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How to Write Creative Nonfiction

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March 2010
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What Writing Style is Best?

A good writing style is based on “simplicity.” In On Writing Well, a best selling classic on how to write creative nonfiction, the author William Zinsser wrote that simplicity is the basis of good writing. The writer must “strip every sentence to its cleanest components.”

 Zinsser also said that clear thinking leads to clear writing. To write clearly, the writer needs to ask: What am I trying to say? After writing , the writer needs to ask: Have I said what I wanted to say?

But there are many other ways to improve your writing style when writing a personal essay, memoir, travel article, and so forth. This article defines the term “writing style” as it applies to creative nonfiction, and it provides 25 tips or suggestions that you can use to improve your writing style.

Definition of Writing Style

What is style as it applies to creative nonfiction? A writer’s style has many elements. First, there are no rules, only suggestions or guidelines of how to improve a writer’s style. Secondly, style begins with the diction used by the writer. What type of language does the writer use? Simple language? Complex language? Thirdly, it refers to the sentence patterns used by the writer. For instance, does the writer use short sentences, long sentences, or sentence fragments? Fourthly, it also includes the tone or attitude a writer has toward his/her readers. For instance, does the writer use a formal tone or humorous tone? Style is also the quality a writer adds to his/her writing. Quality has many elements, such as research and writing experience. And style includes the point of view of the writer. Does the writer express his/her thoughts using the first person “I” or the third person “he/she”? Style also includes the “voice” of the writer. For instance, the voice expressed by William Golding is different than the voice of Ernest Hemingway or Philip Roth or George Orwell or William Shakespeare.  Finally, style includes the element of “craftsmanship.”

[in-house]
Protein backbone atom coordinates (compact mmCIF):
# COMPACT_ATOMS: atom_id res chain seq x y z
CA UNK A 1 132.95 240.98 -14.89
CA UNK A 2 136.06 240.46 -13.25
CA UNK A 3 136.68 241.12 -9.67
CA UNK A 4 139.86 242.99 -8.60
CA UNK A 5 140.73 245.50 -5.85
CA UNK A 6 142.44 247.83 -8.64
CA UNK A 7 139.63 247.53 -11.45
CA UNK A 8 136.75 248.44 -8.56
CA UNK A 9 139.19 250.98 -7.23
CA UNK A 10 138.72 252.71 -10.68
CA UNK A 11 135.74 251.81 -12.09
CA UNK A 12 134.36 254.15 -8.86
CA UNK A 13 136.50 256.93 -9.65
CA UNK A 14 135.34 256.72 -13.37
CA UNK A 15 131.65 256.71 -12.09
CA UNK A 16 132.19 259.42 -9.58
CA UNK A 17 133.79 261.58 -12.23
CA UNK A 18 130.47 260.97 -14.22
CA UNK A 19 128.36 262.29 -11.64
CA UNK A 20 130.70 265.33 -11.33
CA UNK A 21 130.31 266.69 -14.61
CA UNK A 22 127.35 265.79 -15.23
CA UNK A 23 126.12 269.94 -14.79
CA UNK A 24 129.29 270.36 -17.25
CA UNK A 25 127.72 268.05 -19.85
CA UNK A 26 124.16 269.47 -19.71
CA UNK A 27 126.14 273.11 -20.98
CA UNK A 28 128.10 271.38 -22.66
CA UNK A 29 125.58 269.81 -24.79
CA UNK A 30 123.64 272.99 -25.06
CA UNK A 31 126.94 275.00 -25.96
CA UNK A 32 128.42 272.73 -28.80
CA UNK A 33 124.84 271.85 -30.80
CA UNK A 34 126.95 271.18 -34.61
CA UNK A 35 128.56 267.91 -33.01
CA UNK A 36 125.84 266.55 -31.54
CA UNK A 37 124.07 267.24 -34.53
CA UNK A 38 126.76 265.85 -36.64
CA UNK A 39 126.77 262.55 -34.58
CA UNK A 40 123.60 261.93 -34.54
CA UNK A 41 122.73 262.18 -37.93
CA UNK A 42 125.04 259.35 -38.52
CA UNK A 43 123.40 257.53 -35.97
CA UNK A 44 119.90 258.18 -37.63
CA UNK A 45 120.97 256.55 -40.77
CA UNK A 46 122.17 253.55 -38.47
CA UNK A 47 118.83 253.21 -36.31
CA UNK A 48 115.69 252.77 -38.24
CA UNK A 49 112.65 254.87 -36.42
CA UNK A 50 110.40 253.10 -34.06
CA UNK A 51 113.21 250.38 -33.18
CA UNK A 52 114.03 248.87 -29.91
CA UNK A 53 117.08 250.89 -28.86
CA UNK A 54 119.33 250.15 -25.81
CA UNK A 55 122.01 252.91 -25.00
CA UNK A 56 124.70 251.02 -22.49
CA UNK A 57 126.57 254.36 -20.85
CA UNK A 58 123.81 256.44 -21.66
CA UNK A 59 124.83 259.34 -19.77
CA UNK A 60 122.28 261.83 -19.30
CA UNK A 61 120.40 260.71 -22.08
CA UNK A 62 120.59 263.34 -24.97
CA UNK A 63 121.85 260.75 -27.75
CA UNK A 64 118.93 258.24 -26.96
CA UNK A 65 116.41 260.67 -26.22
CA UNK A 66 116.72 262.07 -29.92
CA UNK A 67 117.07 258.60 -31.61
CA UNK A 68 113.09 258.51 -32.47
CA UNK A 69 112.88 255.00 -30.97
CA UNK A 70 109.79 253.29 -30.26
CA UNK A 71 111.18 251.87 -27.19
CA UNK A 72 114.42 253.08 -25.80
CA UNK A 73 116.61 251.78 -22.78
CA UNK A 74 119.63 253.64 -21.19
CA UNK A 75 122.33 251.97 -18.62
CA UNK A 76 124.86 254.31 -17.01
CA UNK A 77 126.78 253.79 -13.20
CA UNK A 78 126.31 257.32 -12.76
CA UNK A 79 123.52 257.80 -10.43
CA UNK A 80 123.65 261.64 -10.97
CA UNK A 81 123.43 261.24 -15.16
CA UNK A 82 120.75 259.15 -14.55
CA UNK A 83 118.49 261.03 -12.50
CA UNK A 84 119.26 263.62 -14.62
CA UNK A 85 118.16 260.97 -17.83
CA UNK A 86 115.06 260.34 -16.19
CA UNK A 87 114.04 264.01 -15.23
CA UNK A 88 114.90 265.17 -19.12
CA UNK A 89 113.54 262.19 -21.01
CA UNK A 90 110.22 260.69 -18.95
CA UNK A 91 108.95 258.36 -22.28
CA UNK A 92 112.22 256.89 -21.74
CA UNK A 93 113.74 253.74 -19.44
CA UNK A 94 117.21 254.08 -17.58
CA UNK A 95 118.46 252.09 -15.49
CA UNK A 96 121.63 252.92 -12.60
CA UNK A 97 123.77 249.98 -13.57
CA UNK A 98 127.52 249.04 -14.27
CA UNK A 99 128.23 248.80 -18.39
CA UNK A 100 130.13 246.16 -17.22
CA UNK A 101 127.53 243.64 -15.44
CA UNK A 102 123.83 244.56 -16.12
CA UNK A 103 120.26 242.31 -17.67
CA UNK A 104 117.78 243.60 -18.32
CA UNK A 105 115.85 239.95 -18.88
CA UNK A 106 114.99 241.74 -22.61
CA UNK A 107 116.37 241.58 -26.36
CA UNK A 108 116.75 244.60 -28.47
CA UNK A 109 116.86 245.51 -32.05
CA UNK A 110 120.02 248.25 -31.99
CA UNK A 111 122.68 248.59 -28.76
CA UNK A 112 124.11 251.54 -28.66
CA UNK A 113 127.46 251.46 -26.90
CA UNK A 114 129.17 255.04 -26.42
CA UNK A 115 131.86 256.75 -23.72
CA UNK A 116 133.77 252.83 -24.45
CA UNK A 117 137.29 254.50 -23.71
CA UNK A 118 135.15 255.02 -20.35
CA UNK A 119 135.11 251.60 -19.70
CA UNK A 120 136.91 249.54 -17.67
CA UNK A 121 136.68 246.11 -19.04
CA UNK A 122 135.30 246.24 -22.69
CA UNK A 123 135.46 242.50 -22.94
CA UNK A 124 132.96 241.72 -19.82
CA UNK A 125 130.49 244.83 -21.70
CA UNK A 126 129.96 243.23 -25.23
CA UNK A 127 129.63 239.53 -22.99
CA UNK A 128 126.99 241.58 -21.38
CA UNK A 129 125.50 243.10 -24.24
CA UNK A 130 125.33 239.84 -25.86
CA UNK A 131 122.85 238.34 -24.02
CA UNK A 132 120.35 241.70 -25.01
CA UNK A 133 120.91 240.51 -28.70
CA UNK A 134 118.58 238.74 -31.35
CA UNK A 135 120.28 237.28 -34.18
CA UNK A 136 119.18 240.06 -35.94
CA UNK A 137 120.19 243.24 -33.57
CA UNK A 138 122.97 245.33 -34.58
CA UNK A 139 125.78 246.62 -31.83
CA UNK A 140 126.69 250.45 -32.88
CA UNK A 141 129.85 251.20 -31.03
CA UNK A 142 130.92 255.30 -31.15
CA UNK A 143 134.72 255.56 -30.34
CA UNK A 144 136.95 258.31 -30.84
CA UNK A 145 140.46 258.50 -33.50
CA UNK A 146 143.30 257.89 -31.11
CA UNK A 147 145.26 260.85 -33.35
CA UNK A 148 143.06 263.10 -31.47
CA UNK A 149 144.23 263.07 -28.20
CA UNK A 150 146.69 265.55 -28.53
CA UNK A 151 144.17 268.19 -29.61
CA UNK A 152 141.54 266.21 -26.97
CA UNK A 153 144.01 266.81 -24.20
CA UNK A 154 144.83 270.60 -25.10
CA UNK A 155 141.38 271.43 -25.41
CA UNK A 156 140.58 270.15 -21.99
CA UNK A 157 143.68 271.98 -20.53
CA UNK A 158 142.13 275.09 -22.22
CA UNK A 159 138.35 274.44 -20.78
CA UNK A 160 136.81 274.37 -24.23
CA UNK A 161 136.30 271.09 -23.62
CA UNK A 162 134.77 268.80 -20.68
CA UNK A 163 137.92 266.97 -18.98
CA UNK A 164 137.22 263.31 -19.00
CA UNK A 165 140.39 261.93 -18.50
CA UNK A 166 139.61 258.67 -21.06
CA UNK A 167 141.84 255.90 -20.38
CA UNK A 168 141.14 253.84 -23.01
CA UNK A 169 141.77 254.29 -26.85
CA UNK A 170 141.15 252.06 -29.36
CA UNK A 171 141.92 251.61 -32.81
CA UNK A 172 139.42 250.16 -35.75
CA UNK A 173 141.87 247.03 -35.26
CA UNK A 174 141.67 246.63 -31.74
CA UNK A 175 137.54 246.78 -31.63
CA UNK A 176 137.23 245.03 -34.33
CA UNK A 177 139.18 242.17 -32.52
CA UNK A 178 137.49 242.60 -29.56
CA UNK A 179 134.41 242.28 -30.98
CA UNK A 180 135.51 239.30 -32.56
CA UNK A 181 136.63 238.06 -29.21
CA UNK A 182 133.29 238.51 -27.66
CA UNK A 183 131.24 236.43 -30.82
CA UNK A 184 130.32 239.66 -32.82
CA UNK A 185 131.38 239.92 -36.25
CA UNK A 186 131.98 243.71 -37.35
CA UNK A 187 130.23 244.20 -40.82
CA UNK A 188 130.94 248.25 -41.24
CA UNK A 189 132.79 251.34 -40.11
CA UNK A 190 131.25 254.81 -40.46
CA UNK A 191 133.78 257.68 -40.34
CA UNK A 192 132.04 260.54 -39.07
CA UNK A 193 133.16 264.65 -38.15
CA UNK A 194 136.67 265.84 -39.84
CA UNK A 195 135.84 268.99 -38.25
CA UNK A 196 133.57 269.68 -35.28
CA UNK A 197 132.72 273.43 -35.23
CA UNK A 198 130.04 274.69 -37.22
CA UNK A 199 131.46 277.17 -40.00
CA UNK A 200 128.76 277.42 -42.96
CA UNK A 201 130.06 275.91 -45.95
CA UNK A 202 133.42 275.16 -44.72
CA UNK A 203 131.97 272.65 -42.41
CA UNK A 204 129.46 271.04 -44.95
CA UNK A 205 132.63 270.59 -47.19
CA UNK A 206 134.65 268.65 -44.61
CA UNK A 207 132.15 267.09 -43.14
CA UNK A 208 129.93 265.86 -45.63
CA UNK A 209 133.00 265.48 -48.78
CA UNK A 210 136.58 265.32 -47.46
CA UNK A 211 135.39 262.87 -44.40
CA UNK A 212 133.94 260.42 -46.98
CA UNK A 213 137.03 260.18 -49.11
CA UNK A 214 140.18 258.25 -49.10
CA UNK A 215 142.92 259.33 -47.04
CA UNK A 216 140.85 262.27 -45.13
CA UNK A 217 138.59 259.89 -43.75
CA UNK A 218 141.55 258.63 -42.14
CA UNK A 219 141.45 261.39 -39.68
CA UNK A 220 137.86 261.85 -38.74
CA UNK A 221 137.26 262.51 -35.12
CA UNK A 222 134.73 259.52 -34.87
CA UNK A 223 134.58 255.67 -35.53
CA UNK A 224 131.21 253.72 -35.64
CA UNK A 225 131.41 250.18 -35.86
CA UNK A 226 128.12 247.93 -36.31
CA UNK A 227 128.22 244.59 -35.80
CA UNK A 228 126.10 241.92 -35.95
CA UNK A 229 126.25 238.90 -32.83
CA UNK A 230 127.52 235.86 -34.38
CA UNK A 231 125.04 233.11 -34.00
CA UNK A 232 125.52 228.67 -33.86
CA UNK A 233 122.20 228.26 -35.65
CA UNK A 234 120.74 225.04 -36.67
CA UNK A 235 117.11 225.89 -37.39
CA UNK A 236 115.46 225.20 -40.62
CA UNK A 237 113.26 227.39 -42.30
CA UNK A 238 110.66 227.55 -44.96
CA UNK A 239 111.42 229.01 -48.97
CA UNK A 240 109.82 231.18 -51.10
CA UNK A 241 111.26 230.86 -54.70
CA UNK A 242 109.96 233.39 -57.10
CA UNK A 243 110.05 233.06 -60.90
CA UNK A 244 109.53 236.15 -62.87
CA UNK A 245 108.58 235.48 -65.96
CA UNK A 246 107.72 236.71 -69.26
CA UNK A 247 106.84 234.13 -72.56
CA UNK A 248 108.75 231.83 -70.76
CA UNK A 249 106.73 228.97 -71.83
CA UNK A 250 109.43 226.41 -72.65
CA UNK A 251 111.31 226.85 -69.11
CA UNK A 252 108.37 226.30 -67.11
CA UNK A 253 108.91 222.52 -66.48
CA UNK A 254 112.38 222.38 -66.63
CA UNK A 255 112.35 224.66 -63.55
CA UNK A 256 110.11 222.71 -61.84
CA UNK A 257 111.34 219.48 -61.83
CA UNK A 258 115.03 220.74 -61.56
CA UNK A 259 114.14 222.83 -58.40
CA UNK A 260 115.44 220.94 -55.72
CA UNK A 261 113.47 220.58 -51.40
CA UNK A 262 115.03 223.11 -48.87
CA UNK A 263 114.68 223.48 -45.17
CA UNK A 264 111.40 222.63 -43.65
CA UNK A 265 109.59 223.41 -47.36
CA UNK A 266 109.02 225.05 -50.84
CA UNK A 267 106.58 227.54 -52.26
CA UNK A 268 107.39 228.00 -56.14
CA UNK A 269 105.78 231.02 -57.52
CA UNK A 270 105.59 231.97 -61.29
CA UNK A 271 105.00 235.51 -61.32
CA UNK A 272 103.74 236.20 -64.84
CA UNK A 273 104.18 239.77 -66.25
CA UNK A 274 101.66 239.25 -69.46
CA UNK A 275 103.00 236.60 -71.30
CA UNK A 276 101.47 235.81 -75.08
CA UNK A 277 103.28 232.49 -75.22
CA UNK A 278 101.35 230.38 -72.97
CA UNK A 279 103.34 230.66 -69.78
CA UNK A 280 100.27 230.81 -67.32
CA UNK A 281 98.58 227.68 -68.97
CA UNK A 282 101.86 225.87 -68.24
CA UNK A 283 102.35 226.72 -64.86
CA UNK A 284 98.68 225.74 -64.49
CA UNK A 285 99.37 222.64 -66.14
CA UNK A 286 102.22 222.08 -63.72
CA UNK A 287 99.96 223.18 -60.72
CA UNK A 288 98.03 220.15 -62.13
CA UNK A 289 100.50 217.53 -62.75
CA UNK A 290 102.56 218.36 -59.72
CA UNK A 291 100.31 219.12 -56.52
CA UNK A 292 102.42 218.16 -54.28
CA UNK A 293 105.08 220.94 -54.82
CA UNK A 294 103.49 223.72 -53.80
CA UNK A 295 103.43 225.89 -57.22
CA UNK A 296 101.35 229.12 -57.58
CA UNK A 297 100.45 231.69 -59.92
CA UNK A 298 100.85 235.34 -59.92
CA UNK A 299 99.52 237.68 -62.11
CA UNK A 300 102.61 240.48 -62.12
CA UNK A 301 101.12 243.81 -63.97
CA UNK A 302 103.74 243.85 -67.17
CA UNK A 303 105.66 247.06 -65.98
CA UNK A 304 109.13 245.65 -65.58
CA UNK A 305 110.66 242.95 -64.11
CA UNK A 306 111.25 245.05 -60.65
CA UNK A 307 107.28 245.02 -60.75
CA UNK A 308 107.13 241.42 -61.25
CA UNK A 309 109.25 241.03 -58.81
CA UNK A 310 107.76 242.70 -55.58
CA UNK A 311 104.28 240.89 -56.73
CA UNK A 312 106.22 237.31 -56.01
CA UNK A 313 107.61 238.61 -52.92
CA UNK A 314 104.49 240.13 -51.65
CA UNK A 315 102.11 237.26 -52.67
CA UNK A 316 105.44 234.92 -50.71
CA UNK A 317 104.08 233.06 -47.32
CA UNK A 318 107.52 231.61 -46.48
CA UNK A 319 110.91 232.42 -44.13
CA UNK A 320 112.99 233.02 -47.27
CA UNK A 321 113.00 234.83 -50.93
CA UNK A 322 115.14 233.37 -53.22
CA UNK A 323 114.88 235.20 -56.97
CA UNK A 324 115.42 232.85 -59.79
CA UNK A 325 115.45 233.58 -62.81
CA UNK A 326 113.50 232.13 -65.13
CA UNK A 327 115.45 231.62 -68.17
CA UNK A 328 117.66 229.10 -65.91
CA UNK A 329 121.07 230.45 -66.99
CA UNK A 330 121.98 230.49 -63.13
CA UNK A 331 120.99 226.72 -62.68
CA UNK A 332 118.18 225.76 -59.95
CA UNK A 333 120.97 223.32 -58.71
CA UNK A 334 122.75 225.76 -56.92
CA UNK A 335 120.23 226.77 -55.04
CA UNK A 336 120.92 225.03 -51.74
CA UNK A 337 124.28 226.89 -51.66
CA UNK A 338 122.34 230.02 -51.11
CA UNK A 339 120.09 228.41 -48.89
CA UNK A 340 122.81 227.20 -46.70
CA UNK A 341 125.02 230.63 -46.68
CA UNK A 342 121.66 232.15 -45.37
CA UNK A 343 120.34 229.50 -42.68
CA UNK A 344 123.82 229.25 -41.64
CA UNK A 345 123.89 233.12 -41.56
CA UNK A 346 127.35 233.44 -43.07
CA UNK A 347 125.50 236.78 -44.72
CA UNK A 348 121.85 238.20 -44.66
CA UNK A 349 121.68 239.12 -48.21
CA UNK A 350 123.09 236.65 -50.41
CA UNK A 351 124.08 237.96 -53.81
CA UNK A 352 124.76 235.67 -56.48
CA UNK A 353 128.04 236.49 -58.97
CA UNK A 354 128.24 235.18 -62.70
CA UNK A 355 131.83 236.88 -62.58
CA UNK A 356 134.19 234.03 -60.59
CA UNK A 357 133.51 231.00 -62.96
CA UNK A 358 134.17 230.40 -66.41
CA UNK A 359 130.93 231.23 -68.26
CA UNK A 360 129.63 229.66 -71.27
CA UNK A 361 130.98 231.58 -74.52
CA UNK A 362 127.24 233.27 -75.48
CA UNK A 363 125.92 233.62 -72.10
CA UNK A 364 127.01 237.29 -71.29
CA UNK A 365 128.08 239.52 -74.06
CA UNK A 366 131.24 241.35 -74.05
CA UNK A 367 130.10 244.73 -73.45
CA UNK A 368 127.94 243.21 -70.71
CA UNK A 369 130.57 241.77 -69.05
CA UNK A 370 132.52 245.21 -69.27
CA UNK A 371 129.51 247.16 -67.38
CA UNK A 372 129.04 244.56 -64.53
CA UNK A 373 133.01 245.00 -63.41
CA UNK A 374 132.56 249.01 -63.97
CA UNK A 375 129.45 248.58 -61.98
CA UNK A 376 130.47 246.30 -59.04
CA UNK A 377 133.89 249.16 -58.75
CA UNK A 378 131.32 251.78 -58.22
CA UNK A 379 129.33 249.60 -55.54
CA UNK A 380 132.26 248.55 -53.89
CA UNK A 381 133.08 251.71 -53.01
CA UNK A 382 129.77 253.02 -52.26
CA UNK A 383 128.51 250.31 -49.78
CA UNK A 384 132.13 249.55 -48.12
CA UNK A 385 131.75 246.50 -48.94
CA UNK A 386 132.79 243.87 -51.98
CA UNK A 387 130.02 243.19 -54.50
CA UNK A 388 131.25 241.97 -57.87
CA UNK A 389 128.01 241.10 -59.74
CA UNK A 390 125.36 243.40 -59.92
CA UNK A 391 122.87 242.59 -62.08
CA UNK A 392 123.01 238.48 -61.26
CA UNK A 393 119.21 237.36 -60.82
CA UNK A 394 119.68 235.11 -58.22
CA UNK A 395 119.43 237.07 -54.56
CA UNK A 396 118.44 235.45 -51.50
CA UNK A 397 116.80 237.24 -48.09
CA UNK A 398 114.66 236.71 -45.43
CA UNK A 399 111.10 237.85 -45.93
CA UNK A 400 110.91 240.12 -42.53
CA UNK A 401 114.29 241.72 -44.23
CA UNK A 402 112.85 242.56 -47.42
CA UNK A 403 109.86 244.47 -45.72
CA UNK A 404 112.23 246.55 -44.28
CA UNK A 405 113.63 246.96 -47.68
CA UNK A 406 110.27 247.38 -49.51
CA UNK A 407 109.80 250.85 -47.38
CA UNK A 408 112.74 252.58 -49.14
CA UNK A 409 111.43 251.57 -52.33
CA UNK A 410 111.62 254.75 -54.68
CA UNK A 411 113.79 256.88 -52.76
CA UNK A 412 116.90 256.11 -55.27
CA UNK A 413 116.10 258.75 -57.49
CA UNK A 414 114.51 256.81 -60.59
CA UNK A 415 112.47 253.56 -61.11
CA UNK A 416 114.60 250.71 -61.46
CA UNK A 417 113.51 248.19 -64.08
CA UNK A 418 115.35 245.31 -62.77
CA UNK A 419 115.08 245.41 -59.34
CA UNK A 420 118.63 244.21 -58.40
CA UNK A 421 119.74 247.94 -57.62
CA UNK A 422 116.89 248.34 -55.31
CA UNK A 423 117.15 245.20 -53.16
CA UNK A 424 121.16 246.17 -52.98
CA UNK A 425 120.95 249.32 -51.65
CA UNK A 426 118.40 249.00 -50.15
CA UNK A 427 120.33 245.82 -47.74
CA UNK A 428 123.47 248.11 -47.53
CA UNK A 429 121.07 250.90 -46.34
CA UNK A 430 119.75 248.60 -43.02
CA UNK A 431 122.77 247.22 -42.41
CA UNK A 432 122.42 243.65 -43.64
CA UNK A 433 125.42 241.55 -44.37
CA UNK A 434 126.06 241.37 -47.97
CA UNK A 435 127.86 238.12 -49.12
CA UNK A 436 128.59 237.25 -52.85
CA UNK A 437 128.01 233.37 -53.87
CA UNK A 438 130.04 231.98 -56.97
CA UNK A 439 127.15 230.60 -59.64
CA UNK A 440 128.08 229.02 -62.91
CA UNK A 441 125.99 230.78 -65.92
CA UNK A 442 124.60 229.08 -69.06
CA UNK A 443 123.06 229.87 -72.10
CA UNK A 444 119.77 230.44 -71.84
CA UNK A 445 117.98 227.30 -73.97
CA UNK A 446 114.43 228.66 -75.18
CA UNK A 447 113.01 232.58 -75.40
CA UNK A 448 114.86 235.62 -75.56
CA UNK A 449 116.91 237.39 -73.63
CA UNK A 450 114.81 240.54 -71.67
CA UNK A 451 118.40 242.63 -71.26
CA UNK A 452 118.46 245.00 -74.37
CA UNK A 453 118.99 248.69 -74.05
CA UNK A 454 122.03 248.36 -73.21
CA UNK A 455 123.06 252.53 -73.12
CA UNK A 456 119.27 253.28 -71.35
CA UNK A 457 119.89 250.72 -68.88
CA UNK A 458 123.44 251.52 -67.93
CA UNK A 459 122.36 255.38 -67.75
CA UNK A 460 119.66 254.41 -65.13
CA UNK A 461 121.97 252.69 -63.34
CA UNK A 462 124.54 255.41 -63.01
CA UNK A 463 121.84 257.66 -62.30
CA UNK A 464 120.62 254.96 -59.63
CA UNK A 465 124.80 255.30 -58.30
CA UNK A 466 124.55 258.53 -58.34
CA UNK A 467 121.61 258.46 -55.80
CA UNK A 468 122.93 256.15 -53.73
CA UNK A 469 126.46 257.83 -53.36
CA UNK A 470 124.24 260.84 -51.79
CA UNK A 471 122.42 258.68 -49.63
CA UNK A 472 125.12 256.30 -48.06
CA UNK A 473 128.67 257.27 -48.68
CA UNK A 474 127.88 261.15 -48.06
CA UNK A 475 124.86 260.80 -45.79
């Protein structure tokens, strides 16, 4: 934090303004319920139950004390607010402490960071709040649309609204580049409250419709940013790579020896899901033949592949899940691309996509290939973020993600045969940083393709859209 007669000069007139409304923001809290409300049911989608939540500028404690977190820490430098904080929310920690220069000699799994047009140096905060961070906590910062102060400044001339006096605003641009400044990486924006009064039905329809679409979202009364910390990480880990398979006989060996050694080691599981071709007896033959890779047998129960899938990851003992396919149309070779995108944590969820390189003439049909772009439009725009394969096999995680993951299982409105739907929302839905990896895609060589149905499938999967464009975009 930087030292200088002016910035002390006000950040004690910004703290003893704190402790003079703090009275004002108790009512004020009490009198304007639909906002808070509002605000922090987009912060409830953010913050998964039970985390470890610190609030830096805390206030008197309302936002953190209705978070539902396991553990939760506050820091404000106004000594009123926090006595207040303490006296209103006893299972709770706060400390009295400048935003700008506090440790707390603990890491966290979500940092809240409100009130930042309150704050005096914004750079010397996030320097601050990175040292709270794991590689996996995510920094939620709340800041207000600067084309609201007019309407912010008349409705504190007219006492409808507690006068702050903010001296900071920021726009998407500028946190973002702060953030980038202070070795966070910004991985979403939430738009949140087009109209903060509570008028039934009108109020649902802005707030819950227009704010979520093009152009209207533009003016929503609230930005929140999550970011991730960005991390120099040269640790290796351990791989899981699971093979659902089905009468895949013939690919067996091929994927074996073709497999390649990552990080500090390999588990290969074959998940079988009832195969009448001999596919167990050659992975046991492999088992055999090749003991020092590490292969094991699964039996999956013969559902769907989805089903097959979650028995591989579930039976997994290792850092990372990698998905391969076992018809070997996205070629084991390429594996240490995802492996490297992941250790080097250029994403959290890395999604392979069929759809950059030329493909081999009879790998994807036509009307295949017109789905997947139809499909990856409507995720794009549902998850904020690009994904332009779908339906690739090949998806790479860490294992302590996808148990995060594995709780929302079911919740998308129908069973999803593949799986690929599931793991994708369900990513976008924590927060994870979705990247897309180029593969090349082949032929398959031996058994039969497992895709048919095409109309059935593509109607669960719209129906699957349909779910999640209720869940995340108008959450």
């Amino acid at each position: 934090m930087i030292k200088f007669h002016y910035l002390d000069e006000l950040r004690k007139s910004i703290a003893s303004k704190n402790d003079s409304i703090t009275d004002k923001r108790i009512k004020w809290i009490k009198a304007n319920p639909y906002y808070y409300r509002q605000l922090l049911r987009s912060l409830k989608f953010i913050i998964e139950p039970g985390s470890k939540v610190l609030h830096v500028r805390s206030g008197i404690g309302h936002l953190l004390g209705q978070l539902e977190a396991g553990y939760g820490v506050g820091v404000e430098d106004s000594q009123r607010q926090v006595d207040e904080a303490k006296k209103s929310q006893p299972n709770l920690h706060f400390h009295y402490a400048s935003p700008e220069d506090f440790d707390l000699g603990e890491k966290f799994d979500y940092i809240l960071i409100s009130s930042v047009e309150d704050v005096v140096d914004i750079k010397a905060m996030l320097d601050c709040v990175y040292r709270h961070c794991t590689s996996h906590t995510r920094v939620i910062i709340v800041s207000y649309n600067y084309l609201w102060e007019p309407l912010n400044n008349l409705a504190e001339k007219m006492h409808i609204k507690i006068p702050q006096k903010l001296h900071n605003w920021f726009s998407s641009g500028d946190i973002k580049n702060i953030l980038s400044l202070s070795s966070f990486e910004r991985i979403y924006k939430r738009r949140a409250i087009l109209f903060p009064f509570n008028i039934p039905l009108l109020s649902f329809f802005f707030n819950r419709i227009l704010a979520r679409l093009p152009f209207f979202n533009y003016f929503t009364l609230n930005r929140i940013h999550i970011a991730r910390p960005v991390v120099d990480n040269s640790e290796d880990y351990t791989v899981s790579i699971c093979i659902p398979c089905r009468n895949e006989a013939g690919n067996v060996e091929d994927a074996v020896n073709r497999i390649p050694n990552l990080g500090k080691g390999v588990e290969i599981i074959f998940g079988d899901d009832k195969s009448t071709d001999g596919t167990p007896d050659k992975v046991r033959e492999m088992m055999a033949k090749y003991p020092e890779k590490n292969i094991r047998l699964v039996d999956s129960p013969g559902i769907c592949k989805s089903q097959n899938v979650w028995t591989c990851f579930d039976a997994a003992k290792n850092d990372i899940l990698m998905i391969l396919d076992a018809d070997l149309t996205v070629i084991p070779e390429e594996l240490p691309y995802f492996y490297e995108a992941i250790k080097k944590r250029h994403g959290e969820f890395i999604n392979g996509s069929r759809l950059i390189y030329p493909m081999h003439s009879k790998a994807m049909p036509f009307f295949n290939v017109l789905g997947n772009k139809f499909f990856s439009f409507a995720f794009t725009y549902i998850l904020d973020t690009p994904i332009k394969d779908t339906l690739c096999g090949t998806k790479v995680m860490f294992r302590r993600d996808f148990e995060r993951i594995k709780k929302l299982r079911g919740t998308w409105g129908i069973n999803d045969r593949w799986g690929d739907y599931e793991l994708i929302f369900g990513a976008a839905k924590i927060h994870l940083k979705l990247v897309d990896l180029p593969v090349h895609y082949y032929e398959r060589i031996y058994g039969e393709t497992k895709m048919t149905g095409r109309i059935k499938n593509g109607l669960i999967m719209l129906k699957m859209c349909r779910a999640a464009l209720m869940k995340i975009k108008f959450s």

How to Improve Your Style

There are many ways you can improve your writing style. Here are 25 suggestions on how to write good creative nonfiction:

  1. Be yourself when writing. In other words, use a genuine writing style. Write in a way that comes naturally. Don’t put on airs.”Don’t deliberately garnish your prose. Use your own language. Tell your reader something interesting using words that come naturally to you. Use the first person point of view. When the genre doesn’t permit “I”, imagine that you are telling a personal story. You can do this by sharing personal opinions, thoughts, emotions, and memories.
  2. Simplify your prose. Begin by making every word count. Each word should have a function. Eliminate the clutter. For instance: Replace a long sentence with a shorter sentence. Delete redundancies and nominalizations. Change the passive construction to the active voice. For more information, read The Elements of Style by Strunk and White.
  3. Use the active voice. To do this, the verb should perform the action for the subject. Example:Bobby  Bonds slugged the baseball out of the park.
  4. Use action verbs. These are verbs used to indicate an action, such as researched, wrote, edit, typed, and so on.
  5. Write with nouns and verbs. The noun is the subject of the sentence and the verb performs that action of the subject. Example: The professor instructed the class…The student wrote a personal essay….The employer hired the candidate.
  6. Use adjectives and adverbs sparingly. Most adjectives and adverbs are unnecessary. They create clutter in your writing. Find the noun that accurately describes the subject rather than using adjective + noun combination. Use the adjective only when it is necessary. Find the verb that accurately describes the action rather than using a verb + adverb combination. Most adverbs are unnecessary and due to careless writing.
  7. Avoid using qualifiers. Eliminate words that qualify how you feel and think, such as “very, “quite”, “merely”, “extremely”, and so on. Qualifiers create clutter.
  8. Vary the length and pattern of your sentences. Use simple, compound, complex sentences. Use periodic, loose, and antithesis sentences. Use sentence fragments when required.
  9. Emphasize important ideas by placing them at the beginning or end of your sentence. Example: After completing the degree, he wrote poetry, short stories, and a novel.